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Vuelta skelter

Vuelta skelter
Felix Lowe
9 Sep 2015

With calls for the Vuelta to be shortened to two weeks, Felix Lowe makes a plea to resist the emasculation of cycling's third Grand Tour.

Last year’s Vuelta a Espana was terrific. Hands down and on the drops, it was the best Grand Tour of the year by a bike length. Even after Nairo Quintana crashed out in the red jersey we were treated to an espectáculo masivo as Chris Froome went head-to-head with Alberto Contador – the matador and bull match-up we’d hoped to see one month earlier in France. Chop off the Vuelta’s final week – as many want to do – and we’d have been deprived of Froome’s defiance of the Spanish Armada, plus stage wins from señors Niemiec, Contador (dos veces!), Degenkolb, Aru, Hansen and Malori.

Before the race, Vuelta director Javier Guillén said he’d only ever consider shortening the race if he could bank on cycling’s galacticos making it a regular fixture in their calendar, and not simply as a season-saver or World Championships leg-stretcher. I hear you, Javier. Forcing one of the Grand Tours to reduce its length by a third is like demoting one of the Three Kings to the role of shepherd in the school nativity play. We have to make a stand, because that’s what the cigar-smoking, Aperol spritz-chinking sports marketing suits are talking about – the twenty-twentification of cycling. 

You can imagine the ideas being bandied about in their ‘creative zones’: ‘let’s have power-play intervals in each race; let’s rebrand the teams as the Tinkov Tigers, the Hollywood Movistars and the Sky Robots; we’ll have no more than five riders from the same team leading the peloton at any time; and introduce a special Wigginsworth-Schleck method for deciding the outcome of a race in case of rain.’

The same people who rebranded Mark Cavendish as will no doubt suggest the Grand Tours should become the GRDTL, TRDFRNC and VLTSPN, and allow the public at home to vote off riders by pushing the red button.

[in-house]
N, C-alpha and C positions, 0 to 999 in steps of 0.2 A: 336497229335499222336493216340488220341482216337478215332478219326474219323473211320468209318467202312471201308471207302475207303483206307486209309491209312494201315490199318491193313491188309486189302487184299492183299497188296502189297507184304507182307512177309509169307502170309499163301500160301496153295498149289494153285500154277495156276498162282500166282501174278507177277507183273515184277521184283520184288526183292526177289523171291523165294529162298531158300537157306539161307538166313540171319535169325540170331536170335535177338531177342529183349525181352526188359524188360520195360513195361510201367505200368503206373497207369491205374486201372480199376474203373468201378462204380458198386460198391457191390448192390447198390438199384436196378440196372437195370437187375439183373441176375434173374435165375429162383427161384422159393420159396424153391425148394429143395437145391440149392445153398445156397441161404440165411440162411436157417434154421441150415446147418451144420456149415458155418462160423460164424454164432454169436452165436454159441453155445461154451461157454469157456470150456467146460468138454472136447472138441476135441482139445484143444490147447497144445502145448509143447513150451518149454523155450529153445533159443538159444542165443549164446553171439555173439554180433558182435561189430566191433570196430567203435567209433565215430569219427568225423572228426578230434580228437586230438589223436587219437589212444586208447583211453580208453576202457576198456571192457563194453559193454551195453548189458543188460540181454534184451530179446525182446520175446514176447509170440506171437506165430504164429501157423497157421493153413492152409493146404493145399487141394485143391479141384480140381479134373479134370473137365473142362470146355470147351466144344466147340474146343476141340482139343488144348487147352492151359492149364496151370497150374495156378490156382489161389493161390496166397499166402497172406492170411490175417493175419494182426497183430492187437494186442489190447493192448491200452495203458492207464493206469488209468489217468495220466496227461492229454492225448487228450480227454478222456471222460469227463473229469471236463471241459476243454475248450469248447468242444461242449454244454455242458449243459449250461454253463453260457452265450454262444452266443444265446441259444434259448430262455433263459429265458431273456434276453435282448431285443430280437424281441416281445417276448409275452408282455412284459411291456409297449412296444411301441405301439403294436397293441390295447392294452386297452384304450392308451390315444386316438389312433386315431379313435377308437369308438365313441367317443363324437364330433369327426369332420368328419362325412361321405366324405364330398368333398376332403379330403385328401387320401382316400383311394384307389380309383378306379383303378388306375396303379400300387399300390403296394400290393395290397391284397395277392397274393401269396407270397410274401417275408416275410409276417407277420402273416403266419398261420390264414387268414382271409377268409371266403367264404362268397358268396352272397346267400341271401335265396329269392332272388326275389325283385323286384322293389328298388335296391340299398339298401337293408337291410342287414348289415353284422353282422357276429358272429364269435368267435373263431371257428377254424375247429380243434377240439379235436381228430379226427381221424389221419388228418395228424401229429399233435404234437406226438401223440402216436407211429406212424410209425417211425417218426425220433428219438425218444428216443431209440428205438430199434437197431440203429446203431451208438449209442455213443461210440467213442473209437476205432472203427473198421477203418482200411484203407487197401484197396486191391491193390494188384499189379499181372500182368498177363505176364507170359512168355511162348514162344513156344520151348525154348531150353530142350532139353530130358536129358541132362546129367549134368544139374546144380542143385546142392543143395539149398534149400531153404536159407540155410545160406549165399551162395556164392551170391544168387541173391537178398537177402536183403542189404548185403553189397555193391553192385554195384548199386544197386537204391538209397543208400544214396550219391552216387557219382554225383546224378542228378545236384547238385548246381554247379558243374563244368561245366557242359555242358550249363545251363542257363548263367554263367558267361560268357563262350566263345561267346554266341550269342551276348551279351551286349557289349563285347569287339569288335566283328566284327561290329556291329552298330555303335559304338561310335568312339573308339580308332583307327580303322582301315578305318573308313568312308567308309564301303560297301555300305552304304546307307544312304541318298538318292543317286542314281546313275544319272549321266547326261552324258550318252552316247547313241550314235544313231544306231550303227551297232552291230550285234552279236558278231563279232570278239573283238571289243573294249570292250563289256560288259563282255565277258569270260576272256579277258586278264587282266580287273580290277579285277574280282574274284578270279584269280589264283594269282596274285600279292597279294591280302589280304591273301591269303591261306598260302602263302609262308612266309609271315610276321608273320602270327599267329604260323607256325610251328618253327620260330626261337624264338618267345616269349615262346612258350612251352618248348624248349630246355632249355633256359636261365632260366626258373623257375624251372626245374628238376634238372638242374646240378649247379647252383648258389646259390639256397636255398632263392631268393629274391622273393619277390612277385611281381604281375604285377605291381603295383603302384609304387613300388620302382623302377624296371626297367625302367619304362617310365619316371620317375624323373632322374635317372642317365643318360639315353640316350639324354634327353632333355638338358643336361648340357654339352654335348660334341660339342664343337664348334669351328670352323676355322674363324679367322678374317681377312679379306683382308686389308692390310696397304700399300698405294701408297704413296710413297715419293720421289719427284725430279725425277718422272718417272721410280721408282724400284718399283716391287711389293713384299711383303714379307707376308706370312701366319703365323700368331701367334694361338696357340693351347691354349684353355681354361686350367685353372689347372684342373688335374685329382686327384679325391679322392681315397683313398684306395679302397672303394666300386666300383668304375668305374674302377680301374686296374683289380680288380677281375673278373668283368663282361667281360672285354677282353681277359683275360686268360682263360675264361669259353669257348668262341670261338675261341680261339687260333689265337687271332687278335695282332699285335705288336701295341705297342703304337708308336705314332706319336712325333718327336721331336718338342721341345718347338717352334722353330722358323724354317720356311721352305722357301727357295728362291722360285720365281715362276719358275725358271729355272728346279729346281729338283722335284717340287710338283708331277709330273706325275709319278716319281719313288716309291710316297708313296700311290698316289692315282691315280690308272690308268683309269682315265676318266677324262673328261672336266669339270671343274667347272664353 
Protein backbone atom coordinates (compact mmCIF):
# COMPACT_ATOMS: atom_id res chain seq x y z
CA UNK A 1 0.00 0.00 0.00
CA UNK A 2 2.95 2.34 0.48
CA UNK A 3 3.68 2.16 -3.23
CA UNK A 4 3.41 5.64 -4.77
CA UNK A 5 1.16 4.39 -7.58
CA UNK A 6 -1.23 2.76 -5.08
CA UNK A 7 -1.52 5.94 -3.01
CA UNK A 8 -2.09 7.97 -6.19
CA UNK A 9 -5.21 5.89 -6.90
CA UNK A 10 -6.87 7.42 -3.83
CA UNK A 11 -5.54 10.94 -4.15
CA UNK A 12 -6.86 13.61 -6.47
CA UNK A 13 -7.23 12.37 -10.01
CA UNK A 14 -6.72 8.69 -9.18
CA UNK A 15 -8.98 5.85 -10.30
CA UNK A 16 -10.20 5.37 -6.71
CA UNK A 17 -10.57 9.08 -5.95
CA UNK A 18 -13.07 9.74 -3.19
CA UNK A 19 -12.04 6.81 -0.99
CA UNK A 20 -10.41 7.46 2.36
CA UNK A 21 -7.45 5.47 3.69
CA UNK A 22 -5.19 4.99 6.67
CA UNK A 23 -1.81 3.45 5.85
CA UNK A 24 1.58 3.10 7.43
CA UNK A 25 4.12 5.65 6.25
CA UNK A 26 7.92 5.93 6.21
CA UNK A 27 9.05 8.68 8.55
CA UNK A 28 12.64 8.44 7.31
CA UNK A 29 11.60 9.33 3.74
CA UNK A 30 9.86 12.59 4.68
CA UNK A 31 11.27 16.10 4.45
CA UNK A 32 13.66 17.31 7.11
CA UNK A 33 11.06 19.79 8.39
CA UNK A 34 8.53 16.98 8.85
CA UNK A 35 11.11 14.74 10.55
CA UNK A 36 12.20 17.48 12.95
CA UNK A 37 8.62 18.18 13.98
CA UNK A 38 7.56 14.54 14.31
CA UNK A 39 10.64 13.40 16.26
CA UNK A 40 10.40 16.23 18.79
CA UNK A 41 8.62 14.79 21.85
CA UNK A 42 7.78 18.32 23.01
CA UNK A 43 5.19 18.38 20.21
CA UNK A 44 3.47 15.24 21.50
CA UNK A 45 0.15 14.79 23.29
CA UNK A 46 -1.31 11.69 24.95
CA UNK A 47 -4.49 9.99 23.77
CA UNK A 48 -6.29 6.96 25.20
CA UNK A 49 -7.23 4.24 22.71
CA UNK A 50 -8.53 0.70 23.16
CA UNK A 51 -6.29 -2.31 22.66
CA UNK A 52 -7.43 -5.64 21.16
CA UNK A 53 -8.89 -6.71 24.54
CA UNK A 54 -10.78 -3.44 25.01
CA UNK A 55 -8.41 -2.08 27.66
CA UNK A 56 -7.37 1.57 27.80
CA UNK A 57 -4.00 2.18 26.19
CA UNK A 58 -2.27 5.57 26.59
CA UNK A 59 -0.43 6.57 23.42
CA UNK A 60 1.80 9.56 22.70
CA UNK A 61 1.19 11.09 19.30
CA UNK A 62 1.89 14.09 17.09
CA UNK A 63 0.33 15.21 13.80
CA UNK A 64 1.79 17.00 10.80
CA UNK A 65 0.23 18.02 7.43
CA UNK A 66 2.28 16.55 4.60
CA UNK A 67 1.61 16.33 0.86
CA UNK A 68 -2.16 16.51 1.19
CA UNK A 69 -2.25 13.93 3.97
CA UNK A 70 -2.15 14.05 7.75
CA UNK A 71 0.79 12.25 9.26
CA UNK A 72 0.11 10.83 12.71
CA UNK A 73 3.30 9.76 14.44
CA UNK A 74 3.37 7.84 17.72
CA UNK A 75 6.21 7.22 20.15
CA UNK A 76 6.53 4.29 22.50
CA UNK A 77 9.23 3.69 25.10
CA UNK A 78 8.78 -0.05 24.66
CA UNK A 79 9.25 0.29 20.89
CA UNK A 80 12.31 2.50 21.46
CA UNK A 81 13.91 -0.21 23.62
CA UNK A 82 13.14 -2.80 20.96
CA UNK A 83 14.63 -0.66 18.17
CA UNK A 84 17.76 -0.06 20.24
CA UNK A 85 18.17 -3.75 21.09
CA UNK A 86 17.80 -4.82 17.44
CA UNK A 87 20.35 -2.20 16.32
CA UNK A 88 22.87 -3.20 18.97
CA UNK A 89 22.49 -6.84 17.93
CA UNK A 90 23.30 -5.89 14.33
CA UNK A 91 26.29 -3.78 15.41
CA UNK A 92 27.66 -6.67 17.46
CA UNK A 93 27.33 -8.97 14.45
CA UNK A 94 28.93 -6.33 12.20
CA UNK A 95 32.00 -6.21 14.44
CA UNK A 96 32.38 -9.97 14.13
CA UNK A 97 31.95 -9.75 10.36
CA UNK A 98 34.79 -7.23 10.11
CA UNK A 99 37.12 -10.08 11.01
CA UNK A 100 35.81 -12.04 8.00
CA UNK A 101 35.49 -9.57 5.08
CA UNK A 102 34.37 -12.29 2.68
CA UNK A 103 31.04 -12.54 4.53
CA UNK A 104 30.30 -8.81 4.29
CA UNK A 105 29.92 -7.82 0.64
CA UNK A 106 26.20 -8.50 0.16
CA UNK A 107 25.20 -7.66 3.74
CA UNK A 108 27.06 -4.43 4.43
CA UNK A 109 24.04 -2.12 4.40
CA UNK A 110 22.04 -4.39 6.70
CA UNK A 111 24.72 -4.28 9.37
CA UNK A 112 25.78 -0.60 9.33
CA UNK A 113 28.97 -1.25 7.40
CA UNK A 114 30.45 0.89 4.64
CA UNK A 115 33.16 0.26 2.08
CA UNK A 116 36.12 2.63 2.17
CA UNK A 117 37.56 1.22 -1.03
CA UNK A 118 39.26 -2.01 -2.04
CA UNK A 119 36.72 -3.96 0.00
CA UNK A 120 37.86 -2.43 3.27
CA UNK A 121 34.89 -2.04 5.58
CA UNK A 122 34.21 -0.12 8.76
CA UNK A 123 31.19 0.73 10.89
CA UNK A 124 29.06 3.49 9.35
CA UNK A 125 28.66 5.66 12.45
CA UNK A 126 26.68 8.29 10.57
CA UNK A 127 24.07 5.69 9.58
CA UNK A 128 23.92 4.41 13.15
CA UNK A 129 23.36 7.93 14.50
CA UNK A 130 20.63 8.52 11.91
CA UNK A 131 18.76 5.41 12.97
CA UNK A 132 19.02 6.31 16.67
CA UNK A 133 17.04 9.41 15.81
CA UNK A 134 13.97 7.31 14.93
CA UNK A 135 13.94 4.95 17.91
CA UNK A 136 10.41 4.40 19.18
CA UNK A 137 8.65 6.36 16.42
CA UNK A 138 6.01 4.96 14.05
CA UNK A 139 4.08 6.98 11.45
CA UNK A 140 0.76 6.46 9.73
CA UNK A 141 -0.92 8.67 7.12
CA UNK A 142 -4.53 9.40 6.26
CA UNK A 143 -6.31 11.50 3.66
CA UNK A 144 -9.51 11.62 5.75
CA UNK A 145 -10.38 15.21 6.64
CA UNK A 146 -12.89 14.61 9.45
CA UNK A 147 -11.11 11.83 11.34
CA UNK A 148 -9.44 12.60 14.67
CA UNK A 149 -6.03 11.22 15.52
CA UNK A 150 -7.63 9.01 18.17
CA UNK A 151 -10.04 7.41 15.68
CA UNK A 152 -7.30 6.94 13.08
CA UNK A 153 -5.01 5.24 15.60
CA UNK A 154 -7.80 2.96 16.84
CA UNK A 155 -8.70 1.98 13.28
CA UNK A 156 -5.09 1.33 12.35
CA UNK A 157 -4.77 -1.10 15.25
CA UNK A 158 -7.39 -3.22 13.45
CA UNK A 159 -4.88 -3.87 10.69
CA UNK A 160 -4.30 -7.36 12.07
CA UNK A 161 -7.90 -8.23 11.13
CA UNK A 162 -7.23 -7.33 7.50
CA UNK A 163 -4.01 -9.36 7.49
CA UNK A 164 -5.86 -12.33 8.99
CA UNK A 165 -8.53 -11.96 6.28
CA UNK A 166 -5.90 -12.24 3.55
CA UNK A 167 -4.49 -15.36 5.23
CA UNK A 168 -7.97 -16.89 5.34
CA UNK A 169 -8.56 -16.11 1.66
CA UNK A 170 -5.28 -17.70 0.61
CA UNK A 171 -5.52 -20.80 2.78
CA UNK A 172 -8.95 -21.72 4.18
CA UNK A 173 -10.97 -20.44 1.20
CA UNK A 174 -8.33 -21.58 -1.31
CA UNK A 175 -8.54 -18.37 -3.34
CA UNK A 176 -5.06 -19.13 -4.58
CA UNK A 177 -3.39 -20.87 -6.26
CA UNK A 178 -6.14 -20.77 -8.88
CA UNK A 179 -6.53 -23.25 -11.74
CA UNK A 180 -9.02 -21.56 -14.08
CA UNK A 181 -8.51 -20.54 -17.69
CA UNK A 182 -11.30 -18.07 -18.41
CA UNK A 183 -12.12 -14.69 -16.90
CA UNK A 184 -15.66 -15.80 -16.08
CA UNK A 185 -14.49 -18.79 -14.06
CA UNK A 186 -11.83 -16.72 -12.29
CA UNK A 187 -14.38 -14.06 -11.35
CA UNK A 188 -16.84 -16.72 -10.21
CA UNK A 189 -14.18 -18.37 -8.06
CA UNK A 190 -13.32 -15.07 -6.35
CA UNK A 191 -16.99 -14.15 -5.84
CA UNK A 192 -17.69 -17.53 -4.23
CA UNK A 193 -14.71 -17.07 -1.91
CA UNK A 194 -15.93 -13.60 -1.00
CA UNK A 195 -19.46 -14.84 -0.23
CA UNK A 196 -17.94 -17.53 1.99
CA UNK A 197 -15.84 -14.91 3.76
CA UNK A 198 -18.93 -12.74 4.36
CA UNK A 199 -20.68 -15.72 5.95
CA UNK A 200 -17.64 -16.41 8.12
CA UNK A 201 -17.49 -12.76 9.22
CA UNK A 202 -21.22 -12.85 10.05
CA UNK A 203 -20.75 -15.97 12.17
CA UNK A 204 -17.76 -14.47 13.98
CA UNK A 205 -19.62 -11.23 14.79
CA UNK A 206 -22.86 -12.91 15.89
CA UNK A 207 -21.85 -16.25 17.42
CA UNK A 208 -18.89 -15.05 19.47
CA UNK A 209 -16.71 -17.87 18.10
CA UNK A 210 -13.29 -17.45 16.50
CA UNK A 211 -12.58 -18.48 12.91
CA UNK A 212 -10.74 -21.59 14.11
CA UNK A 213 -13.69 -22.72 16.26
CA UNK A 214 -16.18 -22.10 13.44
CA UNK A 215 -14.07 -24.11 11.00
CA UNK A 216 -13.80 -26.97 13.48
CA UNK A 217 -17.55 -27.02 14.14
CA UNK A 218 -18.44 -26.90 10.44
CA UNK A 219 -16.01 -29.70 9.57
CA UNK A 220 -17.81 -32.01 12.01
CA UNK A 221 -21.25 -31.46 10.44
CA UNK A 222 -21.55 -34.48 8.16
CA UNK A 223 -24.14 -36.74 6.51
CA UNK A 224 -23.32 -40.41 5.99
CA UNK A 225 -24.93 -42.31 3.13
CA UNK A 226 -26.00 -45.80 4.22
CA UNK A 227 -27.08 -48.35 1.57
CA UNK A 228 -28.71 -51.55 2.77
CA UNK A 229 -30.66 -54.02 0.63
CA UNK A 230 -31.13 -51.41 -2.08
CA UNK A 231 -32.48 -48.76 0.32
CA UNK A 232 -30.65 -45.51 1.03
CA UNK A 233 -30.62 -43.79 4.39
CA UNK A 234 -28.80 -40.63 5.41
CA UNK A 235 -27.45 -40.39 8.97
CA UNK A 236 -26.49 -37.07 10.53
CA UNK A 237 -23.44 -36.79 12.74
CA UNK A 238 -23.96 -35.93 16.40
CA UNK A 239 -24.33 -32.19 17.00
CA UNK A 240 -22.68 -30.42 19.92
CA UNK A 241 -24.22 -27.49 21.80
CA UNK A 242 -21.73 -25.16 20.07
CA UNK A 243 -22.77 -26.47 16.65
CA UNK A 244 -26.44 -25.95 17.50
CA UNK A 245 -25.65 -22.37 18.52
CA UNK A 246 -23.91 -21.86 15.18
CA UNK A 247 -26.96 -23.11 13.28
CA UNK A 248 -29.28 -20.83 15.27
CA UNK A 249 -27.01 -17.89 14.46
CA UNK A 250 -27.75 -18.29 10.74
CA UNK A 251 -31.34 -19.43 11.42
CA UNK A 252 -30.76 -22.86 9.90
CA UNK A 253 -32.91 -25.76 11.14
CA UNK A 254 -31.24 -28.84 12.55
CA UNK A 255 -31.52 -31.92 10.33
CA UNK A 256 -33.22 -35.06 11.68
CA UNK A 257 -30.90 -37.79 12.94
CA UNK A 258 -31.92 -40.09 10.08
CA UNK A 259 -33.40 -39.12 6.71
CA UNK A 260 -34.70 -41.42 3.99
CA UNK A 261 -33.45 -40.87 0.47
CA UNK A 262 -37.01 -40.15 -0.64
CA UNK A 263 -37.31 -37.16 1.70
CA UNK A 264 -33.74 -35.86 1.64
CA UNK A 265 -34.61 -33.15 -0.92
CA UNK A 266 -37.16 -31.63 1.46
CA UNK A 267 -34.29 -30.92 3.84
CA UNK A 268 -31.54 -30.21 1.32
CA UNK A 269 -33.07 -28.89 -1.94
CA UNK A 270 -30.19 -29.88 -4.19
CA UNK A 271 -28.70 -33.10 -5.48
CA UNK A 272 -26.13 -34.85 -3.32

I jest, of course. Cycling could certainly learn a lot from other sports’ attempts at rejuvenation, but here’s the thing: rugby sevens, five-a-side football and T20 cricket have all worked because they complement rather than replace their parent sports, and none of us wants to see cycling changed so much that it becomes a circus act. Quite simply because it doesn’t need to be. Take the Vuelta. It’s been in rude health in recent years precisely because the organisers have shown themselves amenable to innovation.

Long gone are the 250km stages through the barren La Mancha where fans would pray for a sighting of Don Quixote and Sancho Panza just to spice up a two-man break of Spanish pro-conti riders. We no longer have six sprint stages on the bounce, nor does Roberto Heras still triumph every year. 

The result has been some exciting racing. In 2011 the winning margin was 13 seconds. Last year, the field was described as the strongest in recent Grand Tour memory – even despite the absence of reigning Tour champion Vincenzo Nibali. So I find these calls to rebrand and reinvigorate the Vuelta daft. After all, we’ve just witnessed a Tour de France with a creative, challenging route that was the very product of ‘Vueltisation’. But would you ever see a Tour featuring nine summit finishes that have never featured in the race before? There’s more chance of spotting Christian Prudhomme in a mankini on the Tour’s umpteenth visit to Alpe d’Huez. Yet that’s what the Vuelta is dishing up this month (those unprecedented climbs, that is, not a naked French race organiser). And ironically enough, those ascents were all before the second rest day.

So bring in caps on stage length by all means; reduce teams to six riders; allow developing riders to go out on loan; force the top riders to treat every Grand Tour as if it were a Grand Slam in tennis or an Open in golf. But please, let’s keep the third week in the Vuelta. The two other kings don’t need a shepherd when they’re already proving themselves to be the sheep.

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